Basically Jian-Hong and I are at odds in which direction the layers
should plug together, with me vehemently against coding LoRaWAN stuff in
LoRa drivers (layering violation!) and instead wanting that centrally in
an optional LoRaWAN soft-MAC module (=maclorawan) on top. Compare 2/6
still reading "driver should implement some of them according to the
usage" - for me that should be a cfg struct at the nllorawan layer,
which he should implement in maclorawan and I only for hard-MAC drivers,
instead of exporting an ABI that's not called by anyone and would
seemingly need to be reimplemented in each and every of my LoRa drivers!
Note that duplicate copies and forks of LoRaWAN soft-MAC userspace
implementations on GitHub were one of the reasons for me to start this
kernel project, so I really, really don't want that here. And 5/6 main.c
appears to still be based around the idea that he gets his own loraX
netdevs, seemingly conflicting by name with mine if they would actually
get created by the functions getting called anywhere...

Maybe you can now grasp my annoyance with this non-RFC v5 making only
cosmetic changes since v2? (and completely lacking any changelog in 0/6)

> We actually
> go the opposite way to say SoftMAC introduce the most infrastructure and
> then say that we will bind HardMAC to it.

The very definition of a hard-MAC is that it does not need a soft-MAC.

So that doesn't make much sense to me. The netlink interfaces for LoRa
(e.g., Join operations for authentication) will be constrained by what
ops the hard-MACs need, whereas we have much more freedoms with our own
soft-MAC. LoRaWAN provides a meta set of operations compared to LoRa+FSK
(e.g., setting the data rate on MAC layer would involve regional
awareness and translates to setting frequency+bandwidth+SF on PHY layer,
and a LoRa transmission/reception will need to set a Sync Word of 0x34);
therefore my saying that for the soft-MAC we need interfaces and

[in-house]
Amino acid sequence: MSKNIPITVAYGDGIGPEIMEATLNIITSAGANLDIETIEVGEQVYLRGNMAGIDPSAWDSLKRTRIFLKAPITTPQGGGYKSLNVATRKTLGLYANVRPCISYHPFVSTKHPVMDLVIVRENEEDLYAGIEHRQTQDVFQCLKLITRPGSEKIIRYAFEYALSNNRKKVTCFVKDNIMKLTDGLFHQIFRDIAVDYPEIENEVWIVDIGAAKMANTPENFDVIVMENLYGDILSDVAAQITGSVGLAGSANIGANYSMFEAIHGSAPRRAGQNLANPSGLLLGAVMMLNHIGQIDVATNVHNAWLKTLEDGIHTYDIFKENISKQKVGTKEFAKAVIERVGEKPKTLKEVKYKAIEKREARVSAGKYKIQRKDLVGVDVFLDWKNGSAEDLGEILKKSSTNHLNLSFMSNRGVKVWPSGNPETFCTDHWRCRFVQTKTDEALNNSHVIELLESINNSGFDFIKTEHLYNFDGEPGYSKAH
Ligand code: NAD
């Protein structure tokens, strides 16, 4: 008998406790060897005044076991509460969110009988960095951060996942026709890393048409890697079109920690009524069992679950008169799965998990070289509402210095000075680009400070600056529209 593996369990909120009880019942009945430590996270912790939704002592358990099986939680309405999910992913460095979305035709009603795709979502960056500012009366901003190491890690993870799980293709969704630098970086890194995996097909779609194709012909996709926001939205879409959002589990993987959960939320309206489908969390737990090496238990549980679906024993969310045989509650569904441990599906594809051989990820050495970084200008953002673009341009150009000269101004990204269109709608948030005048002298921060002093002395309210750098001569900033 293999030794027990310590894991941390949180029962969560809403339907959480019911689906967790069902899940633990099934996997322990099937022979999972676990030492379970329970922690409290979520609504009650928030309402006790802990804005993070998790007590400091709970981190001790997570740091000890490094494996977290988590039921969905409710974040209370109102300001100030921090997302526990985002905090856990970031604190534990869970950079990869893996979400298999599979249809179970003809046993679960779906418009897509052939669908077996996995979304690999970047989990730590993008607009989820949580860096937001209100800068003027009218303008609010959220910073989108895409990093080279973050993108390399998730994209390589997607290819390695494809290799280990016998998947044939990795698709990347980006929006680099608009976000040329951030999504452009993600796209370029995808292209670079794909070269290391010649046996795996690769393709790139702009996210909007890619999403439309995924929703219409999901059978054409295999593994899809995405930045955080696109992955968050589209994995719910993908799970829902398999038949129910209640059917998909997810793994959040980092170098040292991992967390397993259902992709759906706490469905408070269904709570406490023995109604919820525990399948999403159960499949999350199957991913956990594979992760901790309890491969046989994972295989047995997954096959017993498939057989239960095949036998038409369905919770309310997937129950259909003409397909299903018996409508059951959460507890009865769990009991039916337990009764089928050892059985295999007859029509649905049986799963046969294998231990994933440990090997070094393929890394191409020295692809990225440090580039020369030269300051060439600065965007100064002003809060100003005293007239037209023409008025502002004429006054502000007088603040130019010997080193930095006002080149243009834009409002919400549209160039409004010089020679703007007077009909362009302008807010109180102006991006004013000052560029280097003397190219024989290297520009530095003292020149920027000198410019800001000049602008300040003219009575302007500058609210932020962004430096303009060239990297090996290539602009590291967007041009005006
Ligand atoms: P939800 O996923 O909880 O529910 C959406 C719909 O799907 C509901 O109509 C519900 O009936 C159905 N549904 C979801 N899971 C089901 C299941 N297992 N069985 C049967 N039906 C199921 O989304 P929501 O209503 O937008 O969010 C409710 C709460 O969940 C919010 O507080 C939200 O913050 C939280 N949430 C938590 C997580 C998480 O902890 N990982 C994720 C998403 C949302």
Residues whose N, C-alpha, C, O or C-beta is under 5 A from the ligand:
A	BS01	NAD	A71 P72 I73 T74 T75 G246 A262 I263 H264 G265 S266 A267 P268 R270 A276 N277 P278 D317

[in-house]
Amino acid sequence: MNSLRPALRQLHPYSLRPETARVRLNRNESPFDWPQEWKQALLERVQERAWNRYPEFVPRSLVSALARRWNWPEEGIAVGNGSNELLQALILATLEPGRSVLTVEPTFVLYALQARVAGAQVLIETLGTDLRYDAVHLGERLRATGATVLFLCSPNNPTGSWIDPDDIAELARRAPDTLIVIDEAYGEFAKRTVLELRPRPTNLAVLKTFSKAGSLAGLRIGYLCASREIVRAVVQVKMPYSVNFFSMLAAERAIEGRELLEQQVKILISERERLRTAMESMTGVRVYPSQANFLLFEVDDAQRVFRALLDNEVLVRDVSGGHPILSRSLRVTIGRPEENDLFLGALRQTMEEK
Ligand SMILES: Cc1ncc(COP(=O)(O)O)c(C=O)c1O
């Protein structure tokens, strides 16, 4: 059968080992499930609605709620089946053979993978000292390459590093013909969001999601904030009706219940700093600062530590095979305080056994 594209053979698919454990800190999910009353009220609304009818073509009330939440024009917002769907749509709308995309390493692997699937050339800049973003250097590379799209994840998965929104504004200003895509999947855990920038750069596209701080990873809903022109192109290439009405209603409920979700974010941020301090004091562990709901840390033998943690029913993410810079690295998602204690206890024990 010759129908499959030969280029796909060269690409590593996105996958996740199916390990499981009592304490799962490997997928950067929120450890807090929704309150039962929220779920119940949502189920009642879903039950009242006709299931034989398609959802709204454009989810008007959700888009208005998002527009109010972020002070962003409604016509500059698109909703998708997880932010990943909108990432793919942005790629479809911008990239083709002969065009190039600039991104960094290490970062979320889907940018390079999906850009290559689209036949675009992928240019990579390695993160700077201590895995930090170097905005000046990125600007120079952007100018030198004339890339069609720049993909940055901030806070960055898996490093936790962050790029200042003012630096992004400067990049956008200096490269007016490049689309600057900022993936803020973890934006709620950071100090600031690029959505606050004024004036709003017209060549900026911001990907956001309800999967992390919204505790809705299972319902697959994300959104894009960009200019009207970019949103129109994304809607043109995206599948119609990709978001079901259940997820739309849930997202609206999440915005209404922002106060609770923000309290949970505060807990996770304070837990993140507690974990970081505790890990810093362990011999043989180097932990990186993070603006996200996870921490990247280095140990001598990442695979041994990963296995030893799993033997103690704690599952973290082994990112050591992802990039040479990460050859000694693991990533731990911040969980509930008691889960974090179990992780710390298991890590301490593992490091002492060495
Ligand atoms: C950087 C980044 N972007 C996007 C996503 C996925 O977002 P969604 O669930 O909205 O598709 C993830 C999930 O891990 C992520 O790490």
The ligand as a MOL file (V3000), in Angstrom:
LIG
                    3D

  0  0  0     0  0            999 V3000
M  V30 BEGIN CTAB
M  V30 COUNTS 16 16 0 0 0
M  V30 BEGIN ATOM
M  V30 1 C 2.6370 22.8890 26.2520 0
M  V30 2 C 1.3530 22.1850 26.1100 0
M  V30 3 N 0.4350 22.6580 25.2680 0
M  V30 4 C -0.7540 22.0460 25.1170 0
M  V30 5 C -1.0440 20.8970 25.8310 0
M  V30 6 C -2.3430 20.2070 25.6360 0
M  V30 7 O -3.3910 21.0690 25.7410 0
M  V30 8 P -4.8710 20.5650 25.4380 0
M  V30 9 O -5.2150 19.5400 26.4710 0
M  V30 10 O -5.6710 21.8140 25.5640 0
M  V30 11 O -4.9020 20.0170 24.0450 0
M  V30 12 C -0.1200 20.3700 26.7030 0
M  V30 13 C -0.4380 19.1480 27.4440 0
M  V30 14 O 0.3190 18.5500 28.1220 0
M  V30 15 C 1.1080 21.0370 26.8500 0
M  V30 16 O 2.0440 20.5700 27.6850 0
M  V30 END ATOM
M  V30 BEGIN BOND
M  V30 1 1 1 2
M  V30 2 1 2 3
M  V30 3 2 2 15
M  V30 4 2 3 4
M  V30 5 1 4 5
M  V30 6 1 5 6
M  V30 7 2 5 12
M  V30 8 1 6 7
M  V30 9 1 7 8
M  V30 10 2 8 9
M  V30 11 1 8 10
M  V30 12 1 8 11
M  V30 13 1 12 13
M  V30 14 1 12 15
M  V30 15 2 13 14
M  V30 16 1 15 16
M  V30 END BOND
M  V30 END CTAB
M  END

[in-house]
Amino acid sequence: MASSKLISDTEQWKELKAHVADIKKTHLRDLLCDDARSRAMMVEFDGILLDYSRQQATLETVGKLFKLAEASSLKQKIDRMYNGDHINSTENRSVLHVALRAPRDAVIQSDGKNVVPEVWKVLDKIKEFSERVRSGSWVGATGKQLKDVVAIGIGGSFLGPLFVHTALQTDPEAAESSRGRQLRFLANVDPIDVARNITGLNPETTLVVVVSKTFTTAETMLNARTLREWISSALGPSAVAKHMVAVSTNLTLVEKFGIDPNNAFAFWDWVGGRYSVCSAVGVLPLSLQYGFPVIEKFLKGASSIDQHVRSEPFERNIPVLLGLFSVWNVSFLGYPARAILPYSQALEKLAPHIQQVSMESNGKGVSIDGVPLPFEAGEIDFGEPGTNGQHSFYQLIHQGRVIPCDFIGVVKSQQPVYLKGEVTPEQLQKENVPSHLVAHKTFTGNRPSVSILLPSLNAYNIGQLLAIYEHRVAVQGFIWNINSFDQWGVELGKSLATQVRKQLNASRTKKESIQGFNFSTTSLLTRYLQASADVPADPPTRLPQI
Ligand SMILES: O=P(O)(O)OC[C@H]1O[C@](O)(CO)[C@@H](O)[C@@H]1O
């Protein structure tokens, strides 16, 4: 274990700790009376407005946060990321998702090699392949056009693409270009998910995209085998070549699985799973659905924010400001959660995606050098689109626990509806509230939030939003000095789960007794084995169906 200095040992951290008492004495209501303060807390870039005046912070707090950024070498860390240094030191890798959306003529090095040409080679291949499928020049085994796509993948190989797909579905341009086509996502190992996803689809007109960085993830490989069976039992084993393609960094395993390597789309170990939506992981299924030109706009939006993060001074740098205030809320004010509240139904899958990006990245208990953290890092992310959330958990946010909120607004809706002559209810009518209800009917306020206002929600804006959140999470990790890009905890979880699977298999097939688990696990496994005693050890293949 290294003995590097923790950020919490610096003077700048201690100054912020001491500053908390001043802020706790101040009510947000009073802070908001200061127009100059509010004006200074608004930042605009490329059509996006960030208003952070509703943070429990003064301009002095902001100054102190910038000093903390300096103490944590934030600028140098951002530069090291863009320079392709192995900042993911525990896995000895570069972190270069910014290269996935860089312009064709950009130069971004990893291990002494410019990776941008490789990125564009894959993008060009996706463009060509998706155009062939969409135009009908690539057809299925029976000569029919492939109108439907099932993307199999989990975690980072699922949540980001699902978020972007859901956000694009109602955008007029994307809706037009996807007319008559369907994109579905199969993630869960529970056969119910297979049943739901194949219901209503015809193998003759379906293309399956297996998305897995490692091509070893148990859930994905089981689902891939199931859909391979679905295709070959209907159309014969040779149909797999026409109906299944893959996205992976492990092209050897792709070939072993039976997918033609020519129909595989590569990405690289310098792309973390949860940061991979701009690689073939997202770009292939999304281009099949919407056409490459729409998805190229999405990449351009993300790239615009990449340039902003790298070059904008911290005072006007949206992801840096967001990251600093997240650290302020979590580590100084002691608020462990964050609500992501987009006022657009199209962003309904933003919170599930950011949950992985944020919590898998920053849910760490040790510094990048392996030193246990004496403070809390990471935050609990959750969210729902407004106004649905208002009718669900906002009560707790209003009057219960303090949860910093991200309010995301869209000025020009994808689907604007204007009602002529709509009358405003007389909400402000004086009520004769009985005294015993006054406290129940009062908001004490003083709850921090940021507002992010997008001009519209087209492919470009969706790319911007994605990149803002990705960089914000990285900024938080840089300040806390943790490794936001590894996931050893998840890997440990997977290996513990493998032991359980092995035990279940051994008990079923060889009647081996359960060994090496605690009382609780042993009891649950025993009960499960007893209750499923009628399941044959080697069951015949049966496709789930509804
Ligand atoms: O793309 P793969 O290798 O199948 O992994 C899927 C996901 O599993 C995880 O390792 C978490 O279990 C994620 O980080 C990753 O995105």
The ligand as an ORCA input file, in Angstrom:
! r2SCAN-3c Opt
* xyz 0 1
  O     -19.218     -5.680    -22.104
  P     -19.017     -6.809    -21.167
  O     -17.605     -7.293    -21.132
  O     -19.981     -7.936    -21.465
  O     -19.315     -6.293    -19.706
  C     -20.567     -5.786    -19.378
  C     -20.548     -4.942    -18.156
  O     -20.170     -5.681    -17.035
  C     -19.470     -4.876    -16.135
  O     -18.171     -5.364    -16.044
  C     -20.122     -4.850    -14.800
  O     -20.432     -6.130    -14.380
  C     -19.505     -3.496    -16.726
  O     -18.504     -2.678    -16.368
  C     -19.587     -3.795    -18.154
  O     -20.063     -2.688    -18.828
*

implementations on my LoRa PHY layer that are still incomplete today.

Once the PHY layer is working, the soft-MAC would just need to properly
dispatch - and ideally I would have it provide packets in an ETH_P_LORA
format, so that I don't need duplicate (ETH_P_LORA + ETH_P_LORAWAN)
implementations in each soft-MAC capable LoRa driver. Thus, if the PHY
doesn't transmit (yet), LoRaWAN can't send either.

And that brings us back to the big question circling since months of how
to design these socket layers: Currently I'm using a PF_LORA and was
hoping to extend its sock_addr to cope with the Sync Word, frequency,
etc. and set that via skb for each TX (which raised problems for RX). At
ELCE 2018 it was suggested that we should rather take the easy route of
not defining a PF_LORA and just use PF_PACKET with htons(ETH_P_LORA) and
apply every global setting via netlink; that however appears to obsolete
my lora/dgram.c code dealing with private ifindex field then, so that we
could no longer pass any LoRa-specific per-packet metadata from LoRaWAN
layer down to LoRa either. And since I'm unfamiliar with PF_PACKET, I'm
focusing on making the basics work first before diving into refactorings
that give us no functional benefits.

Anyway, I assume we'll need to translate from LoRaWAN to LoRa skbs
somewhere in this patch series to add the necessary LoRaWAN headers for
SOCK_DGRAM or SOCK_SEQPACKET packets - it's neither in 1/6 nor in 5/6.
Additionally, operations such as Join that the user would request via
netlink command will need to create LoRa skbs in the soft-MAC directly.
So in that way LoRaWAN may be comparable to Wifi connecting to an AP,
whereas LoRa is more like shoveling packets into/out an Ethernet cable.

Hope that explains better from my side as well.
Most of it had been brought up in replies to the cover letter of my
original RFC on netdev list: